As one might expect, artists who use Blender seem more excited about the prospect of utilizing Ptex, since it frees them from the decidedly un-artistic step of UV-mapping. Less clear is what to make of OSL, which still has a ways to go before it can be evaluated in real-world circumstances. Sony has demonstrated a good track record with its open source projects, however — it released open source tools for database management, voxel storage, and Python string handling in 2009, and has continued to update its code.
Open source developers who only remember the Hollywood movie studios from their legal assaults on DVD decryption and Bittorrent technology would do well to investigate the moves made by the animation studios. However upper management feels, the animators and tool developers there clearly share common ground with the community, and letting that go to waste would certainly be a mistake.
Comments (5 posted)
Page editor: Jonathan Corbet
Inside this week's LWN.net Weekly Edition
- Security: BackTrack 4: the security professional's toolbox; New vulnerabilities in bind, glibc, gzip, kernel,...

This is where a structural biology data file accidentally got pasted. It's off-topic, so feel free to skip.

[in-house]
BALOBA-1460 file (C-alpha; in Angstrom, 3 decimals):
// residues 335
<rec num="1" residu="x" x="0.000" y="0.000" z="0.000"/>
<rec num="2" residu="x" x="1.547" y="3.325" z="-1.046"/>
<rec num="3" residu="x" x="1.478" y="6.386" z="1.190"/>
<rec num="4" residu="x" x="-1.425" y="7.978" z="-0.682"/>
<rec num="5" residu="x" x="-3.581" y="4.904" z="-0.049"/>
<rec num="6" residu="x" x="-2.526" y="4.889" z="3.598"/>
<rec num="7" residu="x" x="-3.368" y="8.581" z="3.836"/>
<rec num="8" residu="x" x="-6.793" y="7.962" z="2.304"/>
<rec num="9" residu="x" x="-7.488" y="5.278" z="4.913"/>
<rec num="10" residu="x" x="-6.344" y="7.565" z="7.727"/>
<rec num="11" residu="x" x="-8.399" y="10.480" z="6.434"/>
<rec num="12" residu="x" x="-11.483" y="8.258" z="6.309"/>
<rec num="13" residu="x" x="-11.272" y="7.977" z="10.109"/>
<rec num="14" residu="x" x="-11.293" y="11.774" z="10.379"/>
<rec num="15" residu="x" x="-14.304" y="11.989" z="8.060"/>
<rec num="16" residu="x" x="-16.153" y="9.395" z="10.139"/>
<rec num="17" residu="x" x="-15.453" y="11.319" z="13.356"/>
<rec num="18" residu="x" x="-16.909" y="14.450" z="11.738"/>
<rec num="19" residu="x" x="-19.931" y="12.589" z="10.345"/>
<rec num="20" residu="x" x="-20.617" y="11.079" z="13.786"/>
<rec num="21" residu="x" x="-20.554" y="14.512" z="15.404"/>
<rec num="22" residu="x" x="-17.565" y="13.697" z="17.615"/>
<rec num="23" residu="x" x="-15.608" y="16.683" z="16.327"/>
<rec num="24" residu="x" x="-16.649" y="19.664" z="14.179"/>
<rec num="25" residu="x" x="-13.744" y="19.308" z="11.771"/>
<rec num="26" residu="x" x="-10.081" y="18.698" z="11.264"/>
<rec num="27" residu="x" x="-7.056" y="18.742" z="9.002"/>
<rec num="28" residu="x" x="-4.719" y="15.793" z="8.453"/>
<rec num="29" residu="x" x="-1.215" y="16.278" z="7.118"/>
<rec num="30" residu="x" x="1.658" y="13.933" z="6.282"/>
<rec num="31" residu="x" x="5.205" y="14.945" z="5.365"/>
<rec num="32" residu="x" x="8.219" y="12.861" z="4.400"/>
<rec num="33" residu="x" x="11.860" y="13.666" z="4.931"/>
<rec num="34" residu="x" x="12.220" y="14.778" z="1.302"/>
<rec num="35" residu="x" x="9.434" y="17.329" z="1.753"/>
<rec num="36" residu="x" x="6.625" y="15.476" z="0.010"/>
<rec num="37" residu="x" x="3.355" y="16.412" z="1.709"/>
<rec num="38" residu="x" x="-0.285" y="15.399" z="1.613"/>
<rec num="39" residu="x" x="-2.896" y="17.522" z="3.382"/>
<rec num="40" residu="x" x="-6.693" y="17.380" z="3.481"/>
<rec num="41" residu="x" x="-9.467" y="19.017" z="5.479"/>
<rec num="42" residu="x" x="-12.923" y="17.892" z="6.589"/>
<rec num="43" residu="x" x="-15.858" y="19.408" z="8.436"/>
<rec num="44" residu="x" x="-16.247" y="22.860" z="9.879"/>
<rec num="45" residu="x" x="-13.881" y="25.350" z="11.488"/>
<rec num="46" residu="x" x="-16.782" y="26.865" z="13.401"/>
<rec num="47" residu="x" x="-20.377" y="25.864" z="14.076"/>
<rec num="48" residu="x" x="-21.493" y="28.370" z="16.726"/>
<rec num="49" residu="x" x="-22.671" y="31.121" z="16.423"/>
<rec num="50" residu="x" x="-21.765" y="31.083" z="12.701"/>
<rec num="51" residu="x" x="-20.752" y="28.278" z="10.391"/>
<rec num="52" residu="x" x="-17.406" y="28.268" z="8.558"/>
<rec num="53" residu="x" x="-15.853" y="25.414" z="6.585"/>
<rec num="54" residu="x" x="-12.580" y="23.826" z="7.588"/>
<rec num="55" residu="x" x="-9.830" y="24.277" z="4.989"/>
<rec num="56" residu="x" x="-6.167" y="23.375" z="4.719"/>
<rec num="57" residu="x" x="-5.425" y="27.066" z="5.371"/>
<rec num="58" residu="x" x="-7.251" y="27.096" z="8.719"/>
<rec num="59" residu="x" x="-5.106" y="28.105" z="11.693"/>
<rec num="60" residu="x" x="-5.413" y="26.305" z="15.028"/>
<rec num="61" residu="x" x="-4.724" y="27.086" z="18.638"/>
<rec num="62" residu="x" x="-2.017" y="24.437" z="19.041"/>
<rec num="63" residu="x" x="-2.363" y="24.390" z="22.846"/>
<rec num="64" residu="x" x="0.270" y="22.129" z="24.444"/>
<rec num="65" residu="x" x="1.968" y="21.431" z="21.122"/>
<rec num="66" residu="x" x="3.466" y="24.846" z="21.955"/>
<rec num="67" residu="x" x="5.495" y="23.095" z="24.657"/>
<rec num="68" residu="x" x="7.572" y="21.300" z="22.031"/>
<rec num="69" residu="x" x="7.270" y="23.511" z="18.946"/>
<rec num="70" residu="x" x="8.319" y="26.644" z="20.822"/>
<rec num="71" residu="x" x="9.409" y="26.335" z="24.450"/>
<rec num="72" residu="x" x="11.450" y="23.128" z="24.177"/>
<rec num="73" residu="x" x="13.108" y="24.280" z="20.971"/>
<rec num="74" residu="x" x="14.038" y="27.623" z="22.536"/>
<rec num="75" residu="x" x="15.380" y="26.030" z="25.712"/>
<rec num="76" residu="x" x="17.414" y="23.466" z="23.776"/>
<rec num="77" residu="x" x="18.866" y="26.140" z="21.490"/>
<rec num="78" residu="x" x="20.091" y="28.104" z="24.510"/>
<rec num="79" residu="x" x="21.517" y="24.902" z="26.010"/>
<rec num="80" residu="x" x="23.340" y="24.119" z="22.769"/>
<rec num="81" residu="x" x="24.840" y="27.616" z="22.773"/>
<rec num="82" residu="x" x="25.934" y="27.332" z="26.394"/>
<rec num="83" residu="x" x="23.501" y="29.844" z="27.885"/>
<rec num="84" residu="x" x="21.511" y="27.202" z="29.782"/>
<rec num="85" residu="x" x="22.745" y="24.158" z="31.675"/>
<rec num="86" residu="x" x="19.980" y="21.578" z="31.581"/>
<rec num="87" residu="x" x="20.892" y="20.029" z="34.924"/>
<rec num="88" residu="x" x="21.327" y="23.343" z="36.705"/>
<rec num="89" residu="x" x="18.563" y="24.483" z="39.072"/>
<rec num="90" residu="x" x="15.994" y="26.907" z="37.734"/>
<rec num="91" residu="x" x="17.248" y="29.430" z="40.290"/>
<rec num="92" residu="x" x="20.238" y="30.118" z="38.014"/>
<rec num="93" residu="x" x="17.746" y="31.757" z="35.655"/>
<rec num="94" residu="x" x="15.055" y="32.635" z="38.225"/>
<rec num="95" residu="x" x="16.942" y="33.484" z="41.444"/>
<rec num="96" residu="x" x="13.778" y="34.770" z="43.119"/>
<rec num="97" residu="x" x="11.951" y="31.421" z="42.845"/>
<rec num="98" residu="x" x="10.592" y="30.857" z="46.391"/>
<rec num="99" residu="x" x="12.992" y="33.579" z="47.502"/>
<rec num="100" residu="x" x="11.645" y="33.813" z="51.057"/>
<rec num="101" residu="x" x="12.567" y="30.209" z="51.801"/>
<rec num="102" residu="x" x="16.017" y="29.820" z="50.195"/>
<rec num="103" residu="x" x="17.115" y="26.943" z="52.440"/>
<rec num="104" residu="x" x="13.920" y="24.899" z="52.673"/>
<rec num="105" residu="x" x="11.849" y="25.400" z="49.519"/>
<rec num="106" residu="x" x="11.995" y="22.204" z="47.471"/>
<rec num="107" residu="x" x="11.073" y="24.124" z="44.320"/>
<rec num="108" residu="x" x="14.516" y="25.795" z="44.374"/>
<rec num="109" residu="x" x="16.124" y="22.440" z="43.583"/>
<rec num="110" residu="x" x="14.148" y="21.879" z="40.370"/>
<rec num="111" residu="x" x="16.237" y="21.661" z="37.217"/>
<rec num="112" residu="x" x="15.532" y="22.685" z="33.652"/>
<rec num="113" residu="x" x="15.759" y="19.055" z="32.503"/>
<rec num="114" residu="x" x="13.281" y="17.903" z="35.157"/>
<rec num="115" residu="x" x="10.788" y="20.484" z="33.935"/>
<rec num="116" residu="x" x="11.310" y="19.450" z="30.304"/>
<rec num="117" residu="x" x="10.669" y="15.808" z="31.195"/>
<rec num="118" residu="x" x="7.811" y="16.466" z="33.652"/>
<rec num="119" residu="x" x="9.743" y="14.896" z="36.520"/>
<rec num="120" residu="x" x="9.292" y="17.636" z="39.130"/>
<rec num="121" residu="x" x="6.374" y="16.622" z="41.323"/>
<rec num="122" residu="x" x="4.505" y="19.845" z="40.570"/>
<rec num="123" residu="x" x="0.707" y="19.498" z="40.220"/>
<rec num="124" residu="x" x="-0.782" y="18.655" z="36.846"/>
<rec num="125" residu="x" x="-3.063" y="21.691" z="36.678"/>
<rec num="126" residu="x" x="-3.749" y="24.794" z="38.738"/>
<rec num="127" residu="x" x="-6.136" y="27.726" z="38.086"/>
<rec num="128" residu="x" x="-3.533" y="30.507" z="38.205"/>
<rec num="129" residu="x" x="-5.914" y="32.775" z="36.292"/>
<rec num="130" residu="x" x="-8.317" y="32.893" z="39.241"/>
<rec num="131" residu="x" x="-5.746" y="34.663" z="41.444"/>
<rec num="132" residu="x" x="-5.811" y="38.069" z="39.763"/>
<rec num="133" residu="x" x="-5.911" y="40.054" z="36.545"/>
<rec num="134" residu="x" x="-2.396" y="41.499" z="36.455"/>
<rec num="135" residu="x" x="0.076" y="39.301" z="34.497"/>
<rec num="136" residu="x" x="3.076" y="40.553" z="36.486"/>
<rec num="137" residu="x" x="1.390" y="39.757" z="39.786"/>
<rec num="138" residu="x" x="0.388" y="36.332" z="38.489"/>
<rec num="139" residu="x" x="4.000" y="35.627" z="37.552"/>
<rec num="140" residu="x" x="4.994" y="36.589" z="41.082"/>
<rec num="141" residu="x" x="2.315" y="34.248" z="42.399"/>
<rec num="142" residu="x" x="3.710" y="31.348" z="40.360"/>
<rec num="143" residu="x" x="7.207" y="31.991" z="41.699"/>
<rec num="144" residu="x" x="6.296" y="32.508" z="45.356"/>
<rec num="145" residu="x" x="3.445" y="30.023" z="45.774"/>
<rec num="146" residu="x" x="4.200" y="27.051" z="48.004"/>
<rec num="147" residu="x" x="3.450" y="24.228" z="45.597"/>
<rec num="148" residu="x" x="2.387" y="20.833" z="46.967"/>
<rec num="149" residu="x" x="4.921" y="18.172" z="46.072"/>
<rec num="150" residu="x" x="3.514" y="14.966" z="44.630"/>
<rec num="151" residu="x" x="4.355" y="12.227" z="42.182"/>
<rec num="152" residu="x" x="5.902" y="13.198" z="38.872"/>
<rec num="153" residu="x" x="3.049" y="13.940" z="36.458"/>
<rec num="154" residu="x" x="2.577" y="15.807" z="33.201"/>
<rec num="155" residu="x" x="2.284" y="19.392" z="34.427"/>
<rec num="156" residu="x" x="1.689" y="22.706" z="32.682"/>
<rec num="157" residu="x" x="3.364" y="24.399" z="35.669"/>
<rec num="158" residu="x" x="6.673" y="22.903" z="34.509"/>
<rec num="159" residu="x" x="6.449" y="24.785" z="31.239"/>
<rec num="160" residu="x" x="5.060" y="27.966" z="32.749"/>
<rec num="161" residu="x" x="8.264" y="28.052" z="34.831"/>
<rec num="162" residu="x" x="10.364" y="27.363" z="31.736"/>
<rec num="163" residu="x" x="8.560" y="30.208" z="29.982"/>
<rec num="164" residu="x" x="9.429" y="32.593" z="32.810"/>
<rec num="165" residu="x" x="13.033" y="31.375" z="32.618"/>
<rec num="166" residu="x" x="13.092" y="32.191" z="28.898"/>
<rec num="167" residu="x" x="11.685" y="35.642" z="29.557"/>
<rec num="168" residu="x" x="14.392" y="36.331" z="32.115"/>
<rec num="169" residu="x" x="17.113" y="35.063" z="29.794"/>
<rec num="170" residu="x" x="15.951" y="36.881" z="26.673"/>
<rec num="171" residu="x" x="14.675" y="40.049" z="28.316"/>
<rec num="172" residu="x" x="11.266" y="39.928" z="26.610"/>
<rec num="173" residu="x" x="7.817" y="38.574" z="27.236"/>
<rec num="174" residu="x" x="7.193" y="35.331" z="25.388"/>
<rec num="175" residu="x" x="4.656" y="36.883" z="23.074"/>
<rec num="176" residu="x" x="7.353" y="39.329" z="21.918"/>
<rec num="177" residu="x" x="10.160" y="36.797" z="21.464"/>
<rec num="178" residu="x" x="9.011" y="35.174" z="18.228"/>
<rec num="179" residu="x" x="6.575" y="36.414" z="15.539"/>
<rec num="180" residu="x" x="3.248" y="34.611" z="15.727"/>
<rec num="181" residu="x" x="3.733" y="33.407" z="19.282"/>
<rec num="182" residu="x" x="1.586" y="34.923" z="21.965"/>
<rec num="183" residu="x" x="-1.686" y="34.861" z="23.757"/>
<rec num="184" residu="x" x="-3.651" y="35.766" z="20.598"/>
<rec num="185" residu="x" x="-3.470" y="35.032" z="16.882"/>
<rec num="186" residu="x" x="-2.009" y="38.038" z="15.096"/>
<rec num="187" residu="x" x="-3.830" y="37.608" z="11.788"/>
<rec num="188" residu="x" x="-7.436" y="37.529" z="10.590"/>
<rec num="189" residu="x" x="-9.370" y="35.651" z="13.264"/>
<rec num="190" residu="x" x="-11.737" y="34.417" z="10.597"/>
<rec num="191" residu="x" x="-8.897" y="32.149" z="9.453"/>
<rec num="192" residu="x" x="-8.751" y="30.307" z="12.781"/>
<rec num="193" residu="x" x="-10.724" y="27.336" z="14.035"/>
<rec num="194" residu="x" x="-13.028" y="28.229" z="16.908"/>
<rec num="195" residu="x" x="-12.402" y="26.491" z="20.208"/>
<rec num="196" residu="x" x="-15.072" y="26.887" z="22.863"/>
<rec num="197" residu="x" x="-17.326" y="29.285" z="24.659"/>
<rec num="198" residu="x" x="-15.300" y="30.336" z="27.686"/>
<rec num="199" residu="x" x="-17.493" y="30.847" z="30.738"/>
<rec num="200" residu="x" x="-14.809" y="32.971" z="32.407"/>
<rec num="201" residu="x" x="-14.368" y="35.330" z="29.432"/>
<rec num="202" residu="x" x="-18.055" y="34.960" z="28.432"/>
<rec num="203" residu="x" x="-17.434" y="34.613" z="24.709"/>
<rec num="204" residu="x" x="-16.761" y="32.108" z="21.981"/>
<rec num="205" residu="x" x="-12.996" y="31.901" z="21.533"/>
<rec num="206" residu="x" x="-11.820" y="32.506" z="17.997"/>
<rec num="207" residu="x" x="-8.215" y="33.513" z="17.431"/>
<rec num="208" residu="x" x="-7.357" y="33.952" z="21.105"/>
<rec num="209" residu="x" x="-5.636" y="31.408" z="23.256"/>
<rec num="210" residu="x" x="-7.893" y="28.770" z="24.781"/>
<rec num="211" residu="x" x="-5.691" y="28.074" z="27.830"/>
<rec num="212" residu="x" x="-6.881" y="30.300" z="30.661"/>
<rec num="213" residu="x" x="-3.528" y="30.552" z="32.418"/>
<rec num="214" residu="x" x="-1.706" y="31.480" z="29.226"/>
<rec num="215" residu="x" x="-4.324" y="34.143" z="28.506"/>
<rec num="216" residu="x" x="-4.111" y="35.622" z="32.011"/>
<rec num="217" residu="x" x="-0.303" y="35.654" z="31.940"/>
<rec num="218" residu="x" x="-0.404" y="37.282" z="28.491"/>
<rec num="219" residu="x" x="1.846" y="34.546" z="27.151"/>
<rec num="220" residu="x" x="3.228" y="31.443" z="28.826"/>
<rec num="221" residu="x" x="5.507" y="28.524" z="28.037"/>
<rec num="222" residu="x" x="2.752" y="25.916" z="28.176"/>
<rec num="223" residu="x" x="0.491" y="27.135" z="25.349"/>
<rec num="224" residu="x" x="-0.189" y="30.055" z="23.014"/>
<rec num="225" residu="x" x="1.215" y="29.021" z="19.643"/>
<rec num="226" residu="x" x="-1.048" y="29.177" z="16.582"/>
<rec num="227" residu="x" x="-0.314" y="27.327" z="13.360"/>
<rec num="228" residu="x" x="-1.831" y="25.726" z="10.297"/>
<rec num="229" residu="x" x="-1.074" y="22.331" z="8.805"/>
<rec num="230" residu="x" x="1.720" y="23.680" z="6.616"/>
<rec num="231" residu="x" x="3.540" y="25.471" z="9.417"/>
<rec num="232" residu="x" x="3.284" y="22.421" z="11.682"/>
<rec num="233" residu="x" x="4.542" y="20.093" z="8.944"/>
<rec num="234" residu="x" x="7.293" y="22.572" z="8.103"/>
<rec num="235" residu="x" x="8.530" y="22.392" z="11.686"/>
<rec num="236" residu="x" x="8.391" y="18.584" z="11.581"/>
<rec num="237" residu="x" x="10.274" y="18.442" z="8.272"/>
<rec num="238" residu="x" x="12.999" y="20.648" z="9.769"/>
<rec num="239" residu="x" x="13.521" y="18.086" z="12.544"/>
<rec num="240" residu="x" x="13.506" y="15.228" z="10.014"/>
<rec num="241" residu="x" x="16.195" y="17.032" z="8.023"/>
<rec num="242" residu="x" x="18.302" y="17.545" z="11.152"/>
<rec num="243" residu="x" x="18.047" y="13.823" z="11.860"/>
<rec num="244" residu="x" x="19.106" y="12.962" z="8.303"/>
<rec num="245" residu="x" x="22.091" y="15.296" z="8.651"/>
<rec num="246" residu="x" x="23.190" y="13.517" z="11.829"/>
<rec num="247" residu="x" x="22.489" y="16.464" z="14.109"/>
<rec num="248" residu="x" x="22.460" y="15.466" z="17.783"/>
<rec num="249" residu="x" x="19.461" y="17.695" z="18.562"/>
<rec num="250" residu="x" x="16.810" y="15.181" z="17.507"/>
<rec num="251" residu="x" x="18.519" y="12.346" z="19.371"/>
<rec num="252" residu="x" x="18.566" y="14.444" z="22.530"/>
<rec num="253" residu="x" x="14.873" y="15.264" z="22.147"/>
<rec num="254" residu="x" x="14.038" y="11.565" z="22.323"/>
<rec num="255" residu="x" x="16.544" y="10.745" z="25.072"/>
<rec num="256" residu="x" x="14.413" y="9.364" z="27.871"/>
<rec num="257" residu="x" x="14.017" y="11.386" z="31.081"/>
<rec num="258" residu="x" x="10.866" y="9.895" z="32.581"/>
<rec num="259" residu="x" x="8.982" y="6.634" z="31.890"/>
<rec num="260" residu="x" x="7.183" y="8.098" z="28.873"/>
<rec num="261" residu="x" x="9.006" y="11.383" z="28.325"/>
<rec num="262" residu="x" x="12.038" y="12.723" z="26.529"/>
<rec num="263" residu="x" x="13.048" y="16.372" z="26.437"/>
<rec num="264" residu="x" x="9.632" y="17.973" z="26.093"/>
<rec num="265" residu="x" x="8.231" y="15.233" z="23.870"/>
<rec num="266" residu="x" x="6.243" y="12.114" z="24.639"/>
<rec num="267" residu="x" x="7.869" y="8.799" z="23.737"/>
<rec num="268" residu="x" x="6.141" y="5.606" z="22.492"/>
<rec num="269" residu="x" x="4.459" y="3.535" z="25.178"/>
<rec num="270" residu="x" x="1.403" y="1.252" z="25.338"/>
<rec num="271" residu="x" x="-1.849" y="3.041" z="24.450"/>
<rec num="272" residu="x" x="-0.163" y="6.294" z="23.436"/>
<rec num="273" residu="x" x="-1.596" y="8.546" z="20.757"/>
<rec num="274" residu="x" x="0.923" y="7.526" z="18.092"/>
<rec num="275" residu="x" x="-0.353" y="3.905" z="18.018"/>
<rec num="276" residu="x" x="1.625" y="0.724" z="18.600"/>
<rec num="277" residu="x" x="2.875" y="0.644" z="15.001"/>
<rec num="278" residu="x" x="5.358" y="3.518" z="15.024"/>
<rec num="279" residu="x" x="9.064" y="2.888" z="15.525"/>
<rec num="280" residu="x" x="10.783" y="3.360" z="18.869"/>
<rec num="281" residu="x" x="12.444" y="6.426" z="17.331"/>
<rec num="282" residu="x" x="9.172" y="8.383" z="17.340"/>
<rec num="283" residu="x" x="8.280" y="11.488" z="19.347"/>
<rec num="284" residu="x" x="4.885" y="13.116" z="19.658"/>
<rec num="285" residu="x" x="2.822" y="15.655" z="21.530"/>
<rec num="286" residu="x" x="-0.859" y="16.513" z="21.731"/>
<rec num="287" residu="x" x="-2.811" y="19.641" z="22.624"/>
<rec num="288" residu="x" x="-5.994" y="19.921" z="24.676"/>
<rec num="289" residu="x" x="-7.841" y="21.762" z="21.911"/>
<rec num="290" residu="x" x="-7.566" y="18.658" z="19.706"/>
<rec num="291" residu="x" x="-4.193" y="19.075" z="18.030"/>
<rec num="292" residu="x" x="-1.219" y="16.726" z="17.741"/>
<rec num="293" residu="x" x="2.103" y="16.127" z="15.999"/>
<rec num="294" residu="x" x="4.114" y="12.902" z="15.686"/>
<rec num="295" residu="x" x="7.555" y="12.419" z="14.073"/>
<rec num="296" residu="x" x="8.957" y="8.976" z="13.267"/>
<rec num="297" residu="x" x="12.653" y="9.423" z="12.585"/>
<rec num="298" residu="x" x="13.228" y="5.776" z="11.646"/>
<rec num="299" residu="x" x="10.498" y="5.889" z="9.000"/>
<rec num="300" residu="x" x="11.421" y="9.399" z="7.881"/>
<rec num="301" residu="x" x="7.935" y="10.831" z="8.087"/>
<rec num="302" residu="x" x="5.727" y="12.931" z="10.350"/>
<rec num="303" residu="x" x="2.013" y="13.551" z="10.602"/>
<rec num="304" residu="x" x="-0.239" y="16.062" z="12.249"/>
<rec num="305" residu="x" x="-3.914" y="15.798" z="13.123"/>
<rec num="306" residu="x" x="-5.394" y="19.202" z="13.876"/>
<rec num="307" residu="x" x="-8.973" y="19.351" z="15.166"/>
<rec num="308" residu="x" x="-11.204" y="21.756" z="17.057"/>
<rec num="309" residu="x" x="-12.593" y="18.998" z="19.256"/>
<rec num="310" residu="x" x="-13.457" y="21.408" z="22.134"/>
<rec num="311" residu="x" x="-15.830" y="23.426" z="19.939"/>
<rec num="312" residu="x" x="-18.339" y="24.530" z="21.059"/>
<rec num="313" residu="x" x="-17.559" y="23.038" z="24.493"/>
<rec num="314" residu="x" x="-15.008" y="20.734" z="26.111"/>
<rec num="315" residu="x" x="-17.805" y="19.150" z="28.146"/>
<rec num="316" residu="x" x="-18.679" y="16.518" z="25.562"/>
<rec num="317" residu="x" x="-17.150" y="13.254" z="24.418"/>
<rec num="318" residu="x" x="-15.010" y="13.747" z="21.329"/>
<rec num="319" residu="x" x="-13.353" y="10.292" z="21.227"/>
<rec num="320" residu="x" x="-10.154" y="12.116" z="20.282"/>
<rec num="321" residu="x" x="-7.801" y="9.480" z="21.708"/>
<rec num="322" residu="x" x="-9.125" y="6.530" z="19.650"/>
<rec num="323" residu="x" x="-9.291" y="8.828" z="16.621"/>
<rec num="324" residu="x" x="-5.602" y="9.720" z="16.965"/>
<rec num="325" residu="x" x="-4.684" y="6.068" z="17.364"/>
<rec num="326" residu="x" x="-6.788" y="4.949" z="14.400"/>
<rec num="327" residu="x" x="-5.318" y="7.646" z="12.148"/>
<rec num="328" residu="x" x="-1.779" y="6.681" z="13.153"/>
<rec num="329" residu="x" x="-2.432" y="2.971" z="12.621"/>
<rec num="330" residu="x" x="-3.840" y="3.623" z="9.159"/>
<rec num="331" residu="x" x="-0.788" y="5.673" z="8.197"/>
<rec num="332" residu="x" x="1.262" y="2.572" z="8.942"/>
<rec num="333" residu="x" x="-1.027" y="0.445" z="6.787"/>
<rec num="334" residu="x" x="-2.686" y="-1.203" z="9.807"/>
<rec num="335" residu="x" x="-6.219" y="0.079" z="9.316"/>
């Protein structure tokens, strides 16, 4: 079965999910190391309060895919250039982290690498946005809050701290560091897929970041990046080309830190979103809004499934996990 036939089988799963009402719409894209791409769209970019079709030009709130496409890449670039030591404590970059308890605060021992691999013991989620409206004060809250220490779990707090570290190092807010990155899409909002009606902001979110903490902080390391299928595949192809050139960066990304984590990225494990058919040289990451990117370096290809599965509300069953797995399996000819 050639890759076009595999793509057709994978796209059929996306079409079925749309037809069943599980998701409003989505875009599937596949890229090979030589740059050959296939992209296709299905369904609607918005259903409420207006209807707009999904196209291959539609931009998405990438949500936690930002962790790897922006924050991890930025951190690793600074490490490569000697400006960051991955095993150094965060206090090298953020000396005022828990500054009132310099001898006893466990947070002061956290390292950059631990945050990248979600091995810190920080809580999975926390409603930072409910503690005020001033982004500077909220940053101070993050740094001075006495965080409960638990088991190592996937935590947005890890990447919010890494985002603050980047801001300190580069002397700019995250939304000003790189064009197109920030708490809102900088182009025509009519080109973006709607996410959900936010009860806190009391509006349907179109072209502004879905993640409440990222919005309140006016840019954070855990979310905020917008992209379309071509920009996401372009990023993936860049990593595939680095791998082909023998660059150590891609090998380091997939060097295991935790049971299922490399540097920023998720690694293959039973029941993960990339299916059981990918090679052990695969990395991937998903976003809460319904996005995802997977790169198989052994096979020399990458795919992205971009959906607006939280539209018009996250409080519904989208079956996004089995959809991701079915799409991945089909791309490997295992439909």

- Kernel: LCA: Why filesystems are hard; Uprobes: not quite there yet; Secrets of the Ftrace function tracer
- Distributions: LCA: Cooperative management of package copyright and licensing data; new releases of AV Linux, openSUSE Build Service, Open Xange, Pardus Linux, Puredyne, and Ubuntu 'Lucid'.
- Development: 0MQ: A new approach to messaging, Android development overview, Camp KDE report, new versions of mpd, Samba, moin, Tinyproxy, CoffeeSaint, SystemTap, Audacity, GNOME, SQL-Ledger, MusE, Qtractor, Perl, py.test, LDTP, monotone.
- Announcements: EFF petitions FCC on net neutrality, Ted Ts'o changes jobs, linux.conf.au live feeds, AthCon cfp, Power Management cfp, Collaboration Summit cfp, Linux Foundation 2010 Events, Debian Developer Japan/BSP conf, OOoCon 2011 call for location, Linux.com job board.